# Perimeter Institute Quantum Discussions

This series consists of weekly discussion sessions on foundations of quantum Theory and quantum information theory. The sessions start with an informal exposition of an interesting topic, research result or important question in the field. Everyone is strongly encouraged to participate with questions and comments.

## Seminar Series Events/Videos

Currently there are no upcoming talks in this series.

## Adiabatic quantum optimization fails for random instances of NP-complete problems

Wednesday Oct 07, 2009
Speaker(s):

Adiabatic quantum optimization has attracted a lot of attention because small scale simulations gave hope that it would allow to solve NP-complete problems efficiently. Later, negative results proved the existence of specifically designed hard instances where adiabatic optimization requires exponential time. In spite of this, there was still hope that this would not happen for random instances of NP-complete problems.

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## Adiabatic Gate Teleportation and Topological Quantum Computing

Monday Sep 14, 2009
Speaker(s):

TBA

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## Innovations in Maximum Likelihood Quantum State Tomography

Wednesday Sep 09, 2009
Speaker(s):

At NIST we are engaged in an experiment whose goal is to create superpositions of optical coherent states (such superpositions are sometimes called "Schroedinger cat" states). We use homodyne detection to measure the light, and we apply maximum likelihood quantum state tomography to the homodyne data to estimate the state that we have created.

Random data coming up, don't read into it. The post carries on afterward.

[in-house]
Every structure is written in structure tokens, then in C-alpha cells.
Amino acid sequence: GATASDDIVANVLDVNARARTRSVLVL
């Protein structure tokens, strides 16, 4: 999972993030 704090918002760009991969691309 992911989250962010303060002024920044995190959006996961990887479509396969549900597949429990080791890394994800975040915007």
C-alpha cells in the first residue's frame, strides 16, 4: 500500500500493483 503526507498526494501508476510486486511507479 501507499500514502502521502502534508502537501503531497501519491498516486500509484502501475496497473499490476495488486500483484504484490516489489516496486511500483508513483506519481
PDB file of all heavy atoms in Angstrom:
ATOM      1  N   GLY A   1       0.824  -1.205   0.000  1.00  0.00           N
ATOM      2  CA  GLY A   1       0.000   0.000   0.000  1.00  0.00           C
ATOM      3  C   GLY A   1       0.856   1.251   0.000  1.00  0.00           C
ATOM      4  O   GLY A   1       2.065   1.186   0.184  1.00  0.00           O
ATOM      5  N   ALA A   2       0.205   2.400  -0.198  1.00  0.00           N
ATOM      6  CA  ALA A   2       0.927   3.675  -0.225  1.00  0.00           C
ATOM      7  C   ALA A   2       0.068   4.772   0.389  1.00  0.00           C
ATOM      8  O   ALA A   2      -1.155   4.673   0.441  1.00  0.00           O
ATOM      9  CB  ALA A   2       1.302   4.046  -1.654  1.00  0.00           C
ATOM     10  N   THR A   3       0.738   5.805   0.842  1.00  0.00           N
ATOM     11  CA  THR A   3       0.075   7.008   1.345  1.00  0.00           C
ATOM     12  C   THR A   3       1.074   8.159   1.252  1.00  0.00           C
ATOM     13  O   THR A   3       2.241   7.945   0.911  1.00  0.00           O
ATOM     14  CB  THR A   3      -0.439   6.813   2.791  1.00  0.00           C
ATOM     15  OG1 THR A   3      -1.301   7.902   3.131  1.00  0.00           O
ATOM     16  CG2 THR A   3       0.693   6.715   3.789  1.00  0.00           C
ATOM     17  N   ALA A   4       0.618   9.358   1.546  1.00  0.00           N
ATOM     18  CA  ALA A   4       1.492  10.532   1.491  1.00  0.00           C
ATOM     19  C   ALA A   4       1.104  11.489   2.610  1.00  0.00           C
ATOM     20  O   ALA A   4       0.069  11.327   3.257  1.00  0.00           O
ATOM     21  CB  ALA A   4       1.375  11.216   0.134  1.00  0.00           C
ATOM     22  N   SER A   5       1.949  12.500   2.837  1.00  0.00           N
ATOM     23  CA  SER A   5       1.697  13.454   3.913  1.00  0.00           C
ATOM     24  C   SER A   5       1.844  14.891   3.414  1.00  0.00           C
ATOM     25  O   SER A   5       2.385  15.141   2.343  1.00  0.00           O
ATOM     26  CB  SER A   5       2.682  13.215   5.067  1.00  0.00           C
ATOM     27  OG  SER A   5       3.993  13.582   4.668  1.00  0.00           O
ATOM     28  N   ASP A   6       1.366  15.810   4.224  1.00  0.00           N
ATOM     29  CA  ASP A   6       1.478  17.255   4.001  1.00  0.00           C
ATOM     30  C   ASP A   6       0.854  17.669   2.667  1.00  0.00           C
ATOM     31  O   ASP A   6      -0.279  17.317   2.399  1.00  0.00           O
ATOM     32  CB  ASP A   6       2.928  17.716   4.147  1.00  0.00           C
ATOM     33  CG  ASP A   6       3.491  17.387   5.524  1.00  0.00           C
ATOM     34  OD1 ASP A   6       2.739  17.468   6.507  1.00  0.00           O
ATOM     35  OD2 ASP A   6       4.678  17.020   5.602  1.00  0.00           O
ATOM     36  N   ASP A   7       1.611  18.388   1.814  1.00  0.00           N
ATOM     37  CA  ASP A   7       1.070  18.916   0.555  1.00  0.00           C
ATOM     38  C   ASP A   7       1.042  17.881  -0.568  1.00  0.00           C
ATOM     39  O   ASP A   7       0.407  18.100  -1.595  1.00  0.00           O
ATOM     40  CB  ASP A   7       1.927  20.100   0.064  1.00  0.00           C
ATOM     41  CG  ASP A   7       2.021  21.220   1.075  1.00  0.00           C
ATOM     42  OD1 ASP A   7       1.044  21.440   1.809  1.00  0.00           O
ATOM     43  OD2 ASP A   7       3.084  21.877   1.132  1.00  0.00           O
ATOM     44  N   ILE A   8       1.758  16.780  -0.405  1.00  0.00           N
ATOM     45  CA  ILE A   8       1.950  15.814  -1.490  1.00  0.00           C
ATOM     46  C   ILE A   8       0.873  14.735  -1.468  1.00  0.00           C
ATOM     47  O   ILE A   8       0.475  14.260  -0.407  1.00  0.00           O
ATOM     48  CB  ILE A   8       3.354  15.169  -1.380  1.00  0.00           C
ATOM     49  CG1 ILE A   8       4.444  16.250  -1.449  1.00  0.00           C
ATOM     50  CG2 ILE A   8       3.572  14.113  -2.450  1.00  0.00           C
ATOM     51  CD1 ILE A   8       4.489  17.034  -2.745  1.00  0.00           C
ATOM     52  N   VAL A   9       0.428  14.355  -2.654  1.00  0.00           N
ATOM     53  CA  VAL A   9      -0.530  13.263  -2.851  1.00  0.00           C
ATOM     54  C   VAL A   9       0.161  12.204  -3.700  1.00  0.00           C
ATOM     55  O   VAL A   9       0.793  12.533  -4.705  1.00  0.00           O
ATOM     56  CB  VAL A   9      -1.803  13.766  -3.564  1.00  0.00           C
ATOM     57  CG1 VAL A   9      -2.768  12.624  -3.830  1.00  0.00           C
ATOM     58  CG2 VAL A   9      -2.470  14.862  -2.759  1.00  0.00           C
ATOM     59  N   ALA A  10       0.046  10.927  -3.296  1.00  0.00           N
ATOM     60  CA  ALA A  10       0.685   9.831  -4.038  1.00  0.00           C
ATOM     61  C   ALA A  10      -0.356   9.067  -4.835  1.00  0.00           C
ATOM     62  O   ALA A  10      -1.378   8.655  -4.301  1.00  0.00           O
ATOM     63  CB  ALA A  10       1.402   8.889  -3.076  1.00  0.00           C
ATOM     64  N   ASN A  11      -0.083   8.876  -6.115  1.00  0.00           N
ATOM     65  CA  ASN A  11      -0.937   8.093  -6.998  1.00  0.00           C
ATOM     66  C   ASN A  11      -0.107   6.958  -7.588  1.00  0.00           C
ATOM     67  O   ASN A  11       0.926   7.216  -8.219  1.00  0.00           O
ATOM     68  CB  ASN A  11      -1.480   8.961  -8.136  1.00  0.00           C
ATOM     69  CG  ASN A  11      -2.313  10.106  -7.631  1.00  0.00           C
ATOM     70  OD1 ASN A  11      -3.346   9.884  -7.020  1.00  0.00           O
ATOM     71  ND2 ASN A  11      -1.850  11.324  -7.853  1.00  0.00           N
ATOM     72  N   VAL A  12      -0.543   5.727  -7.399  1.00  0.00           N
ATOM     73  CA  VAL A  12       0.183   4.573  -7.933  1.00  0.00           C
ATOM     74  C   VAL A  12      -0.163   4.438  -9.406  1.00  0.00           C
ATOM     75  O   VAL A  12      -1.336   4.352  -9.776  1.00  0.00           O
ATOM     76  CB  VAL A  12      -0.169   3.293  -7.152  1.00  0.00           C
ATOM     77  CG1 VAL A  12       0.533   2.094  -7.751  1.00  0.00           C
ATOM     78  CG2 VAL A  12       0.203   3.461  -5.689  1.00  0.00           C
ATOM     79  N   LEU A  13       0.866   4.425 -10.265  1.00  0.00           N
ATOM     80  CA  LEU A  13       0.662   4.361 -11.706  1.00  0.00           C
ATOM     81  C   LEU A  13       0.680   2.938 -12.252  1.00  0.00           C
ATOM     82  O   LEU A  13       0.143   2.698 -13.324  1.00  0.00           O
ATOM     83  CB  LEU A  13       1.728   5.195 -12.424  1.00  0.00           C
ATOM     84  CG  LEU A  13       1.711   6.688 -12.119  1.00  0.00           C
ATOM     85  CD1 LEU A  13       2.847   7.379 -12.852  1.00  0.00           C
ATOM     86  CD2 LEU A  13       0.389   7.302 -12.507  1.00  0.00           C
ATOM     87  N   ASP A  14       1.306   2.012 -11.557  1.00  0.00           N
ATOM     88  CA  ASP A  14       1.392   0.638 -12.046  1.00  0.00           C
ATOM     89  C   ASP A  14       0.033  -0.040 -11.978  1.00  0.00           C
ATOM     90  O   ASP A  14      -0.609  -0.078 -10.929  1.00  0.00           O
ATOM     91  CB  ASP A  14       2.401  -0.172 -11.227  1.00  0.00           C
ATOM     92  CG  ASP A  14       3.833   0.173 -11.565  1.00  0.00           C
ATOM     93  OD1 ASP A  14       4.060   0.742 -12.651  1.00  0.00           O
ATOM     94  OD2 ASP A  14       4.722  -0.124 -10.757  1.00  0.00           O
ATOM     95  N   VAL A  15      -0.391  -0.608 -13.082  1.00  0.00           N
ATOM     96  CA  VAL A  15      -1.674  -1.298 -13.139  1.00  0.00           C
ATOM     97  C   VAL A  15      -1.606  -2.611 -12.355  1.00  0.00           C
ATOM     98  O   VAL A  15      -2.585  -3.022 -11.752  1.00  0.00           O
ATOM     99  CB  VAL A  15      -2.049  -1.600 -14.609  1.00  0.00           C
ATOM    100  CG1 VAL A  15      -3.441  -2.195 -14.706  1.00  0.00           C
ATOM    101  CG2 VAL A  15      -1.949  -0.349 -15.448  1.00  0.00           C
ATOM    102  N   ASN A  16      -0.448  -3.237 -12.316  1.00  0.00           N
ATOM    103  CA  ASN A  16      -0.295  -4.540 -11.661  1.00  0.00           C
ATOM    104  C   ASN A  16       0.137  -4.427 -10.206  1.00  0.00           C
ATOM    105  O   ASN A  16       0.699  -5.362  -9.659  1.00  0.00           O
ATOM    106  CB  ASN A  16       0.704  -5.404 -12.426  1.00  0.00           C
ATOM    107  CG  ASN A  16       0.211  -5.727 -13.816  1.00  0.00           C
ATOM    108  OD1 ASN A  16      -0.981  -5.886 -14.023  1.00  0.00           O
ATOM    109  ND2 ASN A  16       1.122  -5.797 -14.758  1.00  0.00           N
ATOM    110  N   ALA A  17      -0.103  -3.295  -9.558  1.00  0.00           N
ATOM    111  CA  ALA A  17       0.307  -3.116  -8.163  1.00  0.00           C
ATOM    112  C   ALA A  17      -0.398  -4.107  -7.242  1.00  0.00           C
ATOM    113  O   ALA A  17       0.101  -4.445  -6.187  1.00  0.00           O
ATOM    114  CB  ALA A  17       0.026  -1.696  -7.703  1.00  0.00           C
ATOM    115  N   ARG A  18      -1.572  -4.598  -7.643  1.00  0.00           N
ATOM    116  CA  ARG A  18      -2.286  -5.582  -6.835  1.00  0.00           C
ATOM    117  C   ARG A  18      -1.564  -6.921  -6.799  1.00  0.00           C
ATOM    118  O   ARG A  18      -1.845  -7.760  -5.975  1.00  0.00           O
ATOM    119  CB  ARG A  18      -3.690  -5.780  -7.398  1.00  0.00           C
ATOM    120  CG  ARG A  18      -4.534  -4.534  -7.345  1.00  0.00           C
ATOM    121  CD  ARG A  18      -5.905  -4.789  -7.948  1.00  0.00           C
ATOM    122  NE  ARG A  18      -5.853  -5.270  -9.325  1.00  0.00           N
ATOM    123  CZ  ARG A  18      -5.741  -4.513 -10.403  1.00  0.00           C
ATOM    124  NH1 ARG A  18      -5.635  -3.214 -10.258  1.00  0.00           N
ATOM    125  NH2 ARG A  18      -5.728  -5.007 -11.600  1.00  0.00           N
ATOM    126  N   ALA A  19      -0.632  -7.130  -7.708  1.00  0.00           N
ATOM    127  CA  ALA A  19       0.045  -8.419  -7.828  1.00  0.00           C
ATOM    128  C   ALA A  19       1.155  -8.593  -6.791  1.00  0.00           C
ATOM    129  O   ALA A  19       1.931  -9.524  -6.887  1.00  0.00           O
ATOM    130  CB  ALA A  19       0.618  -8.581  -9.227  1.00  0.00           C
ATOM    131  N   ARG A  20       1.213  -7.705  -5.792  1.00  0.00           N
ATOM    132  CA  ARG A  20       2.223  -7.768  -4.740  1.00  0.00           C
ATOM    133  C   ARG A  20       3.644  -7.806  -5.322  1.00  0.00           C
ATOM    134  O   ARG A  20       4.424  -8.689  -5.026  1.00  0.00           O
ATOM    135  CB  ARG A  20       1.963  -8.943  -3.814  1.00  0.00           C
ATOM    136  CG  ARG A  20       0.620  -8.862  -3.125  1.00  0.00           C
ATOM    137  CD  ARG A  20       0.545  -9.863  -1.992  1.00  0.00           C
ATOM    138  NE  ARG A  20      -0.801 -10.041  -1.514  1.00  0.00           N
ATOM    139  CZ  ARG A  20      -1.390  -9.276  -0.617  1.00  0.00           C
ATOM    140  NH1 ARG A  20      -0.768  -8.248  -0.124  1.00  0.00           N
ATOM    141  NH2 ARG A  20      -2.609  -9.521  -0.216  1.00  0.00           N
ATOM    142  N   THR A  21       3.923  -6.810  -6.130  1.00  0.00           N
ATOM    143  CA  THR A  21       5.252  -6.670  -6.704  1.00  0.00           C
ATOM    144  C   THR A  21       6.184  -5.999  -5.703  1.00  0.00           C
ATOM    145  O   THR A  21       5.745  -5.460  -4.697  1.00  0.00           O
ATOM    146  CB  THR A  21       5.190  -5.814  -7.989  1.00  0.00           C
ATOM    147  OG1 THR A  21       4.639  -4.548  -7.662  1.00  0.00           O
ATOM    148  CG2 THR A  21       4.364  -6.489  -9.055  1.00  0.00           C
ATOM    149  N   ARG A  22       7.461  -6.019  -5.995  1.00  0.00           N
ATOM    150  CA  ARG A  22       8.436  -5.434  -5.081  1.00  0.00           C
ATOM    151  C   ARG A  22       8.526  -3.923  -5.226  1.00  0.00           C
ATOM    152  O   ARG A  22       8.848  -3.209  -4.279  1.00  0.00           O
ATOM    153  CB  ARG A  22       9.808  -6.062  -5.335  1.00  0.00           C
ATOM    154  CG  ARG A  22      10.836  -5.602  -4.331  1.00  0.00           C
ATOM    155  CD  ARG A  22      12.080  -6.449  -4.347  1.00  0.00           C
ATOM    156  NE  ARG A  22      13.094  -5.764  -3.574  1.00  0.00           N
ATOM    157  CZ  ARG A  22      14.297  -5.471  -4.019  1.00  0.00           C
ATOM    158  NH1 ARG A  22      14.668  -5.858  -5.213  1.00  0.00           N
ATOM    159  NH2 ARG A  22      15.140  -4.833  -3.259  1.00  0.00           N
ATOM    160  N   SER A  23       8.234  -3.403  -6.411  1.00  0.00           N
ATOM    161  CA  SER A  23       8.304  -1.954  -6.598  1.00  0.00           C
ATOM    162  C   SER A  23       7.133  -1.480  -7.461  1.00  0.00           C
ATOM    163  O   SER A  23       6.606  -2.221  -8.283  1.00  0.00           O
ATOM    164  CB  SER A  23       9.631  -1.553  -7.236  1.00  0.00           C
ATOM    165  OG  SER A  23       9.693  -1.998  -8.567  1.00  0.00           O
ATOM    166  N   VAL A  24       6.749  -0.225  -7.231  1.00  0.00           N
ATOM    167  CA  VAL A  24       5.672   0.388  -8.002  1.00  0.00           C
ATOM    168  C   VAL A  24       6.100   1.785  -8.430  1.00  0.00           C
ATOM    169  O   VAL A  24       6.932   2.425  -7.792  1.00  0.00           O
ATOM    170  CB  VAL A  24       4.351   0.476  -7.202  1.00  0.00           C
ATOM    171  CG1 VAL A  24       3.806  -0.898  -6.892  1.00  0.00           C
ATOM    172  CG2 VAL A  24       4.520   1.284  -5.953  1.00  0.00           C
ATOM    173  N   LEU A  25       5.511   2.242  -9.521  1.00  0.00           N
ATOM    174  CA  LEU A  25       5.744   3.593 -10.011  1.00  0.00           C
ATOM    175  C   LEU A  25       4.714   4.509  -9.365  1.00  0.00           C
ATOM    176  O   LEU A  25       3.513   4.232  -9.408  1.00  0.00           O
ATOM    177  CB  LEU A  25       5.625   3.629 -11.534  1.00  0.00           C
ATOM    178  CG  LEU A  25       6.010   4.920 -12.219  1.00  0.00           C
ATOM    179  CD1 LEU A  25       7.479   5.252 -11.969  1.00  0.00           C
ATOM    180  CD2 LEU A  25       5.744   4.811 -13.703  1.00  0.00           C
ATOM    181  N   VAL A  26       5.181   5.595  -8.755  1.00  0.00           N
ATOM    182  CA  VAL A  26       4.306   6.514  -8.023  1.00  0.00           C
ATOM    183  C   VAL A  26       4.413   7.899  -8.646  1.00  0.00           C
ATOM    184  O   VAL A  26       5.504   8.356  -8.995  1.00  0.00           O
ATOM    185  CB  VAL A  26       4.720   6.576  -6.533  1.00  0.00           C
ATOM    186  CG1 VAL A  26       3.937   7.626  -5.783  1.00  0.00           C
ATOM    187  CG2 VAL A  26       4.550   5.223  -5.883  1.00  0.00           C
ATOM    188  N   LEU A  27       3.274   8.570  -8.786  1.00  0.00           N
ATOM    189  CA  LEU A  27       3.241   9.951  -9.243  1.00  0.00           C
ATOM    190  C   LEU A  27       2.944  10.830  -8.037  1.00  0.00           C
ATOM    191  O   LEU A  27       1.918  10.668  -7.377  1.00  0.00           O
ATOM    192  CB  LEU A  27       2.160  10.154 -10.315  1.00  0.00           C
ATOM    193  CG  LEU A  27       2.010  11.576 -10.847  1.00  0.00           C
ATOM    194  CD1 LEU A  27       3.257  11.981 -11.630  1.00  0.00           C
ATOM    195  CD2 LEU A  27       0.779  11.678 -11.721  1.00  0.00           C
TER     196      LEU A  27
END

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## The quantum adiabatic theorem and eigenpath traversal

Wednesday Aug 12, 2009
Speaker(s):

We review situations under which standard quantum adiabatic conditions fail. We reformulate the problem of adiabatic evolution as the problem of Hamiltonian eigenpath traversal, and give cost bounds in terms of the length of the eigenpath and the minimum energy gap of the Hamiltonians. We introduce a randomized evolution method that can be used to traverse the eigenpath and show that a standard adiabatic condition is recovered. We then describe more efficient methods for the same task and show that their implementation complexity is close to optimal.

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## Quantum State and Process Measurement and Characterization

Wednesday Jun 03, 2009
Speaker(s):

This talk will present an overview of work done in the past decade on quantum state and process tomography, describing the basic notions at an introductory level, and arguing for a pragmatic approach for data reconstruction. The latest results include recent numerical comparison of different reconstruction techniques, aimed at answering the question: "is 'the best' the enemy of 'good enough'?"

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## A strong converse for classical channel coding using entangled inputs